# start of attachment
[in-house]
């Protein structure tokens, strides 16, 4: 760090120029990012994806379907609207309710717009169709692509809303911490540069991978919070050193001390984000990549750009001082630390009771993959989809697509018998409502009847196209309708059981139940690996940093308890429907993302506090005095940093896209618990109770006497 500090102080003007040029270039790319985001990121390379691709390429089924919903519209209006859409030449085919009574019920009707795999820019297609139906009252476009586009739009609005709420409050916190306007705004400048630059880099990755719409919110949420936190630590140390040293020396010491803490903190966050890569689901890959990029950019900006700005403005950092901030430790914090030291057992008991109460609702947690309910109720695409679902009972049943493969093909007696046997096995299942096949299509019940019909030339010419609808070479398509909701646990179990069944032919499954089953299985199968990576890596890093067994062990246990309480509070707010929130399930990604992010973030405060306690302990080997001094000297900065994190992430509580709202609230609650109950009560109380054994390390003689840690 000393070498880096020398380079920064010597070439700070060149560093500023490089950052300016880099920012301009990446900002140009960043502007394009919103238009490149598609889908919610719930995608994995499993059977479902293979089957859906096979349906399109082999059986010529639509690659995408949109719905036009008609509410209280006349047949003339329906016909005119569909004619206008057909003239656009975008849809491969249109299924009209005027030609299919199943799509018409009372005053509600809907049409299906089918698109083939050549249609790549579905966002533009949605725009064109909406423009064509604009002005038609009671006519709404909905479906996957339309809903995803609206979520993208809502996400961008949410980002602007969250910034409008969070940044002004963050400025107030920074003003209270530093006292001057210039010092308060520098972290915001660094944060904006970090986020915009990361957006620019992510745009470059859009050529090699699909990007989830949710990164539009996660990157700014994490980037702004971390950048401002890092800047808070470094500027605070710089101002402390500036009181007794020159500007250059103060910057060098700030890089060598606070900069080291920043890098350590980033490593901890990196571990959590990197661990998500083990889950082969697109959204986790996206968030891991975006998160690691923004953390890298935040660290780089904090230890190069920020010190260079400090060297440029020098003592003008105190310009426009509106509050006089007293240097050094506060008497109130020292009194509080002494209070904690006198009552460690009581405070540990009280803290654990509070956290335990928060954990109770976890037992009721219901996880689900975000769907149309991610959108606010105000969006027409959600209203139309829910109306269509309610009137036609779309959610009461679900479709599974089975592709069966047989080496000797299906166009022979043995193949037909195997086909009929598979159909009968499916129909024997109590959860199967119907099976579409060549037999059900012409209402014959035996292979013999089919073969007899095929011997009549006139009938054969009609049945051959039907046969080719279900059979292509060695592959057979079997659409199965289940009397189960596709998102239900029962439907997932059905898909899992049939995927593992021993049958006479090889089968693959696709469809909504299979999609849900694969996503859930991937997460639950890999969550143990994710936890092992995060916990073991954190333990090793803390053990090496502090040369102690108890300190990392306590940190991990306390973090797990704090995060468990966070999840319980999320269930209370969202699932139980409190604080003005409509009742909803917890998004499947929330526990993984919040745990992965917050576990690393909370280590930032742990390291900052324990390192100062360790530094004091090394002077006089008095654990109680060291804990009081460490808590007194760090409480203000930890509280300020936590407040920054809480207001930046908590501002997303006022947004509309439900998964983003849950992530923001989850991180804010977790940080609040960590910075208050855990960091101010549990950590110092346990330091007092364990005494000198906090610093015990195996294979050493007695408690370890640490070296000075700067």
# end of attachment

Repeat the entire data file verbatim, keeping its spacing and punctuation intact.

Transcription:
[in-house]
């Protein structure tokens, strides 16, 4: 760090120029990012994806379907609207309710717009169709692509809303911490540069991978919070050193001390984000990549750009001082630390009771993959989809697509018998409502009847196209309708059981139940690996940093308890429907993302506090005095940093896209618990109770006497 500090102080003007040029270039790319985001990121390379691709390429089924919903519209209006859409030449085919009574019920009707795999820019297609139906009252476009586009739009609005709420409050916190306007705004400048630059880099990755719409919110949420936190630590140390040293020396010491803490903190966050890569689901890959990029950019900006700005403005950092901030430790914090030291057992008991109460609702947690309910109720695409679902009972049943493969093909007696046997096995299942096949299509019940019909030339010419609808070479398509909701646990179990069944032919499954089953299985199968990576890596890093067994062990246990309480509070707010929130399930990604992010973030405060306690302990080997001094000297900065994190992430509580709202609230609650109950009560109380054994390390003689840690 000393070498880096020398380079920064010597070439700070060149560093500023490089950052300016880099920012301009990446900002140009960043502007394009919103238009490149598609889908919610719930995608994995499993059977479902293979089957859906096979349906399109082999059986010529639509690659995408949109719905036009008609509410209280006349047949003339329906016909005119569909004619206008057909003239656009975008849809491969249109299924009209005027030609299919199943799509018409009372005053509600809907049409299906089918698109083939050549249609790549579905966002533009949605725009064109909406423009064509604009002005038609009671006519709404909905479906996957339309809903995803609206979520993208809502996400961008949410980002602007969250910034409008969070940044002004963050400025107030920074003003209270530093006292001057210039010092308060520098972290915001660094944060904006970090986020915009990361957006620019992510745009470059859009050529090699699909990007989830949710990164539009996660990157700014994490980037702004971390950048401002890092800047808070470094500027605070710089101002402390500036009181007794020159500007250059103060910057060098700030890089060598606070900069080291920043890098350590980033490593901890990196571990959590990197661990998500083990889950082969697109959204986790996206968030891991975006998160690691923004953390890298935040660290780089904090230890190069920020010190260079400090060297440029020098003592003008105190310009426009509106509050006089007293240097050094506060008497109130020292009194509080002494209070904690006198009552460690009581405070540990009280803290654990509070956290335990928060954990109770976890037992009721219901996880689900975000769907149309991610959108606010105000969006027409959600209203139309829910109306269509309610009137036609779309959610009461679900479709599974089975592709069966047989080496000797299906166009022979043995193949037909195997086909009929598979159909009968499916129909024997109590959860199967119907099976579409060549037999059900012409209402014959035996292979013999089919073969007899095929011997009549006139009938054969009609049945051959039907046969080719279900059979292509060695592959057979079997659409199965289940009397189960596709998102239900029962439907997932059905898909899992049939995927593992021993049958006479090889089968693959696709469809909504299979999609849900694969996503859930991937997460639950890999969550143990994710936890092992995060916990073991954190333990090793803390053990090496502090040369102690108890300190990392306590940190991990306390973090797990704090995060468990966070999840319980999320269930209370969202699932139980409190604080003005409509009742909803917890998004499947929330526990993984919040745990992965917050576990690393909370280590930032742990390291900052324990390192100062360790530094004091090394002077006089008095654990109680060291804990009081460490808590007194760090409480203000930890509280300020936590407040920054809480207001930046908590501002997303006022947004509309439900998964983003849950992530923001989850991180804010977790940080609040960590910075208050855990960091101010549990950590110092346990330091007092364990005494000198906090610093015990195996294979050493007695408690370890640490070296000075700067």